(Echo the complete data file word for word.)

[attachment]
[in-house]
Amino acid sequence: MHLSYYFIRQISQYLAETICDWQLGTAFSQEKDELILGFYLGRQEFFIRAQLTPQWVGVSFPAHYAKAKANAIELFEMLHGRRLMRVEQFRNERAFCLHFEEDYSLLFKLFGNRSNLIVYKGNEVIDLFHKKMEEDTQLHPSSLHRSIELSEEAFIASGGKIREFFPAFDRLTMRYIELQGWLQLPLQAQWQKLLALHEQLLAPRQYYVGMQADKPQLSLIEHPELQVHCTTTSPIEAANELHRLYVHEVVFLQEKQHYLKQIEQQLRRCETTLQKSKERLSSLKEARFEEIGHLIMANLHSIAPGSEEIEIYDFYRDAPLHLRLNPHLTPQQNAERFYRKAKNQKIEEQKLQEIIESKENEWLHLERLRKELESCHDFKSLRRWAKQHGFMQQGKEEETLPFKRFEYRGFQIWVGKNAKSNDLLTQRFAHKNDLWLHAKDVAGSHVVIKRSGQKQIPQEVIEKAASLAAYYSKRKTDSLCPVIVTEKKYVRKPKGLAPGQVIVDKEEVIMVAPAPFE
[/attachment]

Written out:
[in-house]
Amino acid sequence: MHLSYYFIRQISQYLAETICDWQLGTAFSQEKDELILGFYLGRQEFFIRAQLTPQWVGVSFPAHYAKAKANAIELFEMLHGRRLMRVEQFRNERAFCLHFEEDYSLLFKLFGNRSNLIVYKGNEVIDLFHKKMEEDTQLHPSSLHRSIELSEEAFIASGGKIREFFPAFDRLTMRYIELQGWLQLPLQAQWQKLLALHEQLLAPRQYYVGMQADKPQLSLIEHPELQVHCTTTSPIEAANELHRLYVHEVVFLQEKQHYLKQIEQQLRRCETTLQKSKERLSSLKEARFEEIGHLIMANLHSIAPGSEEIEIYDFYRDAPLHLRLNPHLTPQQNAERFYRKAKNQKIEEQKLQEIIESKENEWLHLERLRKELESCHDFKSLRRWAKQHGFMQQGKEEETLPFKRFEYRGFQIWVGKNAKSNDLLTQRFAHKNDLWLHAKDVAGSHVVIKRSGQKQIPQEVIEKAASLAAYYSKRKTDSLCPVIVTEKKYVRKPKGLAPGQVIVDKEEVIMVAPAPFE